And then we move to discus Obama’s successor in the Oval Office, and Ivanka, and Jared and the relocation of the American Embassy from Tel Aviv to Jerusalem, the revoking of the nuclear deal with Iran, Trump’s visit to Israel, and his friendship with Bibi — the defender of Israel and the West — and Dina sounds like a teenager raving about her favorite film star. ‘We are meshugaim (crazy) about him and Ivanka here,’ she raised her voice, as other shoppers smiled and nodded with approval. ‘He is like our Cyrus’ (the Persian King that allowed to Jews to return from Babylon to Jerusalem and rebuild the Second Jewish Temple).

It is not only Trump’s I-don’t-put-a-damn-on-the-Palestinians and his disdain towards Muslims that many Israelis like. In contrast to the so, so smart and metrosexual Obama, the tough and unpolished Trump talks doogri— straight in-your-face and a not-politically-correct kind-of-guy. What is there not to love about him?

All of which explains why if Israel had been the 51st state, it would have been the ‘reddest’ state in the union — step aside West Virginia! — that Trump could carry in a landslide in 2020. In any case, Bibi, his Man in Jerusalem, who like his buddy in Washington is embroiled in a series of political scandals, is expected to win the next parliamentary election in Israel.

That the Israelis love Trump more than other Americans and that the Jewish State has become Trump Country, has been made clear after the release of the new Pew Research study of trends in global public opinion, which indicated that among the 25 countries included in the survey, Israel is in second place in its confidence in Trump’s ability to manage the world, closely behind the Philippines, led by Rodrigo Duterte who had actually made an official visit to Israel recently.

It seems that 69 per cent of Israelis have confidence in Trump’s global leadership while close to 80 percent of them expressed support for the United States. By comparison, only 25 per cent of Canadians, 10 per cent of Germans, and 7 per cent of Spaniards expressed confidence in Trump’s America.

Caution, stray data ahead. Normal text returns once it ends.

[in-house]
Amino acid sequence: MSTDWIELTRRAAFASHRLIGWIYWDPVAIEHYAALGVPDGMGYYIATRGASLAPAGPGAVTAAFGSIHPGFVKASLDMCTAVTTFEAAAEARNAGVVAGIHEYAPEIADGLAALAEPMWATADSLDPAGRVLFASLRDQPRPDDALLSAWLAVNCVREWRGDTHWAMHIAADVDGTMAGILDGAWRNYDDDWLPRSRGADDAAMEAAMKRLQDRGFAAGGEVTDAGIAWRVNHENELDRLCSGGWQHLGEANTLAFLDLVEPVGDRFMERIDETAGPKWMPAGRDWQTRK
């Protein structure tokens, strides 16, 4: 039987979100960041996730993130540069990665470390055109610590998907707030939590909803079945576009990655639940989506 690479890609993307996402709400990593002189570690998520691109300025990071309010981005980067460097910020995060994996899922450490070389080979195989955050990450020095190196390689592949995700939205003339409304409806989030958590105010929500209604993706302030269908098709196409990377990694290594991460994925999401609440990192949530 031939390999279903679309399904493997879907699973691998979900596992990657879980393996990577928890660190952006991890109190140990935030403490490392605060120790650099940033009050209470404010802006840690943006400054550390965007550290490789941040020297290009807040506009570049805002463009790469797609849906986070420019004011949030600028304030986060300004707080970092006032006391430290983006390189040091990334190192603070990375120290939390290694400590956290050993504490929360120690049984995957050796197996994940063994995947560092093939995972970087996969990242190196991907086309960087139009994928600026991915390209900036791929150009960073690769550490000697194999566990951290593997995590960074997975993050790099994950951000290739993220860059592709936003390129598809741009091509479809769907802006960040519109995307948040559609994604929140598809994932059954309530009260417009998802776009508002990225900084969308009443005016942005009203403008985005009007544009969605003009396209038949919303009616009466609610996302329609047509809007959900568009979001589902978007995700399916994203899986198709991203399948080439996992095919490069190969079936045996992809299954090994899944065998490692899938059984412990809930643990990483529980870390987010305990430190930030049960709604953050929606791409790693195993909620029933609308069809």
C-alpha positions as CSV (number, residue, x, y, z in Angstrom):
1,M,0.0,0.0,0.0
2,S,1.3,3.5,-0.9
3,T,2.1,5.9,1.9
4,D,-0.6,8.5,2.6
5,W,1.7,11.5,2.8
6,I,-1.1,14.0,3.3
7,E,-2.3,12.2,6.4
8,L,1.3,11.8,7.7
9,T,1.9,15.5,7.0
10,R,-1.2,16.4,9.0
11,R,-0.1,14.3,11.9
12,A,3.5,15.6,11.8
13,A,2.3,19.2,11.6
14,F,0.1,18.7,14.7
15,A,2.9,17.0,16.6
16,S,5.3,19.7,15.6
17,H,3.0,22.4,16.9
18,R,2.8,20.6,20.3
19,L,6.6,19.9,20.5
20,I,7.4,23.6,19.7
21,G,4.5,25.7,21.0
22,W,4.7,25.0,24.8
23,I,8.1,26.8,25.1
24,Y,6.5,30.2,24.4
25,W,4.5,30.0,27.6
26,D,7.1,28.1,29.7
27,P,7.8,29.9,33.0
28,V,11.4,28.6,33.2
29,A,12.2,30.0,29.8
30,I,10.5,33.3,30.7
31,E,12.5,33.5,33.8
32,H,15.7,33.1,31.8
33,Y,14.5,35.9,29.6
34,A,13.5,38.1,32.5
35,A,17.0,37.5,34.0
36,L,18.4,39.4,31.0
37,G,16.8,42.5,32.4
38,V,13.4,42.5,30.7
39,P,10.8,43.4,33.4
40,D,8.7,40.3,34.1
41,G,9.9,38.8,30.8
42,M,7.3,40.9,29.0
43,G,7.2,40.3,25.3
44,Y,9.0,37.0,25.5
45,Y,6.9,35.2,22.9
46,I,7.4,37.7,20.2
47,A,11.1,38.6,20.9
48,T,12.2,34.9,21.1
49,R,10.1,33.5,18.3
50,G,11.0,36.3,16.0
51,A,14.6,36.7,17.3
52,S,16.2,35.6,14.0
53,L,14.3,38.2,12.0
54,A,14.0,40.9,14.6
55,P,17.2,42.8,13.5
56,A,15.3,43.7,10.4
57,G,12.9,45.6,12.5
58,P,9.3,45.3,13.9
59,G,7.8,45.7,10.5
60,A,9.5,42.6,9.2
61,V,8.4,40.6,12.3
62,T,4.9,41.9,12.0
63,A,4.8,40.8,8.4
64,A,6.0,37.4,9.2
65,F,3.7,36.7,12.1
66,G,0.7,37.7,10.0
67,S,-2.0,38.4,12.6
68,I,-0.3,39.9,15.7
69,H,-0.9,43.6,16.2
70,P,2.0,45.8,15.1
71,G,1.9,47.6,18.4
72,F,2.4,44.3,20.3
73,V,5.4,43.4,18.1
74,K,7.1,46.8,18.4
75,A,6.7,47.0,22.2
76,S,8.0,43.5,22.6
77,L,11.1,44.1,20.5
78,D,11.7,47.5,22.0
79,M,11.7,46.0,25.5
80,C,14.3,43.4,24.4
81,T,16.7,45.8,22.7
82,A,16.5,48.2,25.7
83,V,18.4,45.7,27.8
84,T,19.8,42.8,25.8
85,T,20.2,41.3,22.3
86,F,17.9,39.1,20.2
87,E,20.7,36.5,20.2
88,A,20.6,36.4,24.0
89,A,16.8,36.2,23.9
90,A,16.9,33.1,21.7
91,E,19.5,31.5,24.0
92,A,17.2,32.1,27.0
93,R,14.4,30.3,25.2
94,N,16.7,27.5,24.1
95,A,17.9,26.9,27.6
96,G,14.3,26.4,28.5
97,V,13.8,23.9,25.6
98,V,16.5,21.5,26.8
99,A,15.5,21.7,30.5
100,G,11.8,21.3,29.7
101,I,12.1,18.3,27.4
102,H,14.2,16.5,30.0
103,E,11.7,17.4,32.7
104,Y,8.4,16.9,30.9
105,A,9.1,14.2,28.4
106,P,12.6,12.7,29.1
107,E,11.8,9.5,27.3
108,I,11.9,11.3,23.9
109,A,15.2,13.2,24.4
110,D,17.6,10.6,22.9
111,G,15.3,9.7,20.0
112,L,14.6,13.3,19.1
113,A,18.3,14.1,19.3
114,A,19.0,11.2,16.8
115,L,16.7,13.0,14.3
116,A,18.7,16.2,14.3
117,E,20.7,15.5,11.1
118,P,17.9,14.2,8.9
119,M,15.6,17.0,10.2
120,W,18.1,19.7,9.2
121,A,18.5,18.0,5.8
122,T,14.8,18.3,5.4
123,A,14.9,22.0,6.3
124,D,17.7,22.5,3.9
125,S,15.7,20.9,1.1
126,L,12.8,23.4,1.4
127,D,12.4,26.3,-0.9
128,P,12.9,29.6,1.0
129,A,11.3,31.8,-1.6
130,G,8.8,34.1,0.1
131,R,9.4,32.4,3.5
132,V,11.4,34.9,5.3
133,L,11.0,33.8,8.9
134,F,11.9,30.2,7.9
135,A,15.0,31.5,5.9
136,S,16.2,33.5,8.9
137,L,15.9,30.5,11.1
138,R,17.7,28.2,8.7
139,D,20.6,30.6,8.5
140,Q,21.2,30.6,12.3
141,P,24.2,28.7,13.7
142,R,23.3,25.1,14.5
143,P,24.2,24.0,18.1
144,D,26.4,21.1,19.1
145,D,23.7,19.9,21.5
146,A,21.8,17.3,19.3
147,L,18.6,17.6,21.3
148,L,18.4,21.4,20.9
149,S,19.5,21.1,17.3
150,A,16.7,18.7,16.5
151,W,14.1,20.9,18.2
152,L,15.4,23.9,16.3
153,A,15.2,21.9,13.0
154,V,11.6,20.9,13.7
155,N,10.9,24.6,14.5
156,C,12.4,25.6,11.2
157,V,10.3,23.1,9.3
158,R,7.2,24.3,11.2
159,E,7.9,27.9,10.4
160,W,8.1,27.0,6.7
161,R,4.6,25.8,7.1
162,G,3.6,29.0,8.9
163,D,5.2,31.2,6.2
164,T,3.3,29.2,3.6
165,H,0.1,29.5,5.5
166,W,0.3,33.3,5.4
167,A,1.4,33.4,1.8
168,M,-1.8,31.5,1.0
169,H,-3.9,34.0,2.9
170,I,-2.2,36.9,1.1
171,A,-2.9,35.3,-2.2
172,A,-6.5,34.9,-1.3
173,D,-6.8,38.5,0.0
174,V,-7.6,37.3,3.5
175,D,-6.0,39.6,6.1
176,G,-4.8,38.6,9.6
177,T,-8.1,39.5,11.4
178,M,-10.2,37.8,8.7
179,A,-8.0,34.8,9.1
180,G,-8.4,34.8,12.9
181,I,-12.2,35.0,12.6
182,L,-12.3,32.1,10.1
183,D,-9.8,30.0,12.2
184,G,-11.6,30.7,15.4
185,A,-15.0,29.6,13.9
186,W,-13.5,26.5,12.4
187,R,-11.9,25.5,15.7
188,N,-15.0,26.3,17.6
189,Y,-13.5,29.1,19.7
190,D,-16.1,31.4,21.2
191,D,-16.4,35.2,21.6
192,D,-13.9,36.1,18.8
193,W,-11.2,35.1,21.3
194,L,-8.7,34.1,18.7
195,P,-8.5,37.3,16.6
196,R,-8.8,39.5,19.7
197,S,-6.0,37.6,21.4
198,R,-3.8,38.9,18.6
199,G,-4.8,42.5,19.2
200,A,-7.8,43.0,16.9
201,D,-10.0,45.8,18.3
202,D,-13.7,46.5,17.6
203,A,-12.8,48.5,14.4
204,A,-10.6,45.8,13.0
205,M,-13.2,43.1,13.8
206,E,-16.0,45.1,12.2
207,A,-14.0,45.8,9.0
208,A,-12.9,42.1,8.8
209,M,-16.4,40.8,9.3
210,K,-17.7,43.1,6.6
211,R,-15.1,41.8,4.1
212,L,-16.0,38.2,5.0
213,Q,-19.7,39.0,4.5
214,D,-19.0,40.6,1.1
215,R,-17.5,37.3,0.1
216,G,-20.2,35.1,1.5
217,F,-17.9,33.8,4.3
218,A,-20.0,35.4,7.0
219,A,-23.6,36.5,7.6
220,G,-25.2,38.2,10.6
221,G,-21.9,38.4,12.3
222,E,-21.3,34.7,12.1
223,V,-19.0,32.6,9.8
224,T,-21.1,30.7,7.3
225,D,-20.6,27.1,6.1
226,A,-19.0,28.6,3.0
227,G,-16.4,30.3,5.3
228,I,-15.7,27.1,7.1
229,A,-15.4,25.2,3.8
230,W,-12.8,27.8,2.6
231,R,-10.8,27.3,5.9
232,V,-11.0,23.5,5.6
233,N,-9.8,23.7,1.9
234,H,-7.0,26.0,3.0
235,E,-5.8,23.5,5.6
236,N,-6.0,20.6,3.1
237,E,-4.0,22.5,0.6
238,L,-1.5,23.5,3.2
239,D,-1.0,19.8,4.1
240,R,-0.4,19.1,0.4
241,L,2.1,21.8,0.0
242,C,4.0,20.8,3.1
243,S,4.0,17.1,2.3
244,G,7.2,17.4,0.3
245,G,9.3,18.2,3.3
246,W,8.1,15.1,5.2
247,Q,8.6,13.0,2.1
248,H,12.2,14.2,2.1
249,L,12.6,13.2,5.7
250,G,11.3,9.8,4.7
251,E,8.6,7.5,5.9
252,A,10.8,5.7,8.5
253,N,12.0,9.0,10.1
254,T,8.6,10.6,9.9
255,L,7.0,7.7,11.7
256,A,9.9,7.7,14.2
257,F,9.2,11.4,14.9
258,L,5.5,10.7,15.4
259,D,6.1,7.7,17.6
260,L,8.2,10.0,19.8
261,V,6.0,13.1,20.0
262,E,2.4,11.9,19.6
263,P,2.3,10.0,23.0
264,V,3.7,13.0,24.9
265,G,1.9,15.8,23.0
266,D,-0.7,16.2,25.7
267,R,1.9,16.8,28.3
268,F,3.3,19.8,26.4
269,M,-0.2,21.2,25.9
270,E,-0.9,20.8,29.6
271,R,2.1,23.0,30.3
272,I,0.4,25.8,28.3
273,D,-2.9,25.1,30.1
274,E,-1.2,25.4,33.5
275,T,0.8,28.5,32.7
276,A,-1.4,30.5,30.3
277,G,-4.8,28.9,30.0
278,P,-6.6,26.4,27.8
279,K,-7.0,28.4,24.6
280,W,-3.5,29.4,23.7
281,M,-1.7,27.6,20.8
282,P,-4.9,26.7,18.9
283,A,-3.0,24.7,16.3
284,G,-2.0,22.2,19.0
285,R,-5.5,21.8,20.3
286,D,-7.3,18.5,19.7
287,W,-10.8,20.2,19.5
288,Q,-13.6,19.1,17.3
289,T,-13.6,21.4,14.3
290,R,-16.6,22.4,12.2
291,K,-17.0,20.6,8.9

But then most of my Israeli friends that, as you probably suspected, are journalists, academics, and well-to-do lawyers, residing the political-cultural bubble of the secular and liberal Tel Aviv — caricatured as the ‘State of Tel Aviv’ by right wing critics — that Netanyahu did not carry in the last election, would probably feel quite at home spending the High Holidays at Temple Micah, applauding Rabbi Zemel’s sermons. They certainly do not feel being part of Trump Country, and subscribe to familiar western liberal causes, like feminism and gay rights, including the plight of thousands of illegal immigrants from Eritrea, residing now in Israel.

I mentioned Rabbi Zemel during a dinner I had in Tel Aviv with Alon Liel, the former Israeli Ambassador to Turkey, and a harsh critic of the Netanyahu government, and his wife Rachel, the former director of the New Israel Fund which promotes liberal causes, at the time when in Washington they were debating the nomination of Brett Kavanaugh to the Supreme Court.

Not surprisingly, the Liels found Kavanaugh’s accuser, Christine Blasey Ford to be ‘credible’ and expressed their frustration at being politically isolated in Israel, feeling sometimes as strangers in their own land and their hope is that liberal American Jews would have more influence on Israeli politics.

They probably won’t. In fact, while the demographic trends in the United States, especially the growing percentage of non-white and Millennial voters favours the Democrats in the long-run, among Israeli Jews the trend is in the other direction, with young voters moving the political right, raising the prospects for growing tension between Israel and America’s liberal elite and it large Jewish component.

Meanwhile the left-leaning Israeli Haaretz (where I publish occasionally) is decrying the rise of Trump Country and mocks those Israelis who hope that Trump would make Israel great again.

‘Outside the Israeli bubble, the world’s confidence in American leadership is collapsing,’ suggested a columnist for the newspaper recently, predicting that ‘Israel will pay for its too-tight embrace of Donald Trump.’ Maybe. But just now the Israelis seem to be having a great time with Trump.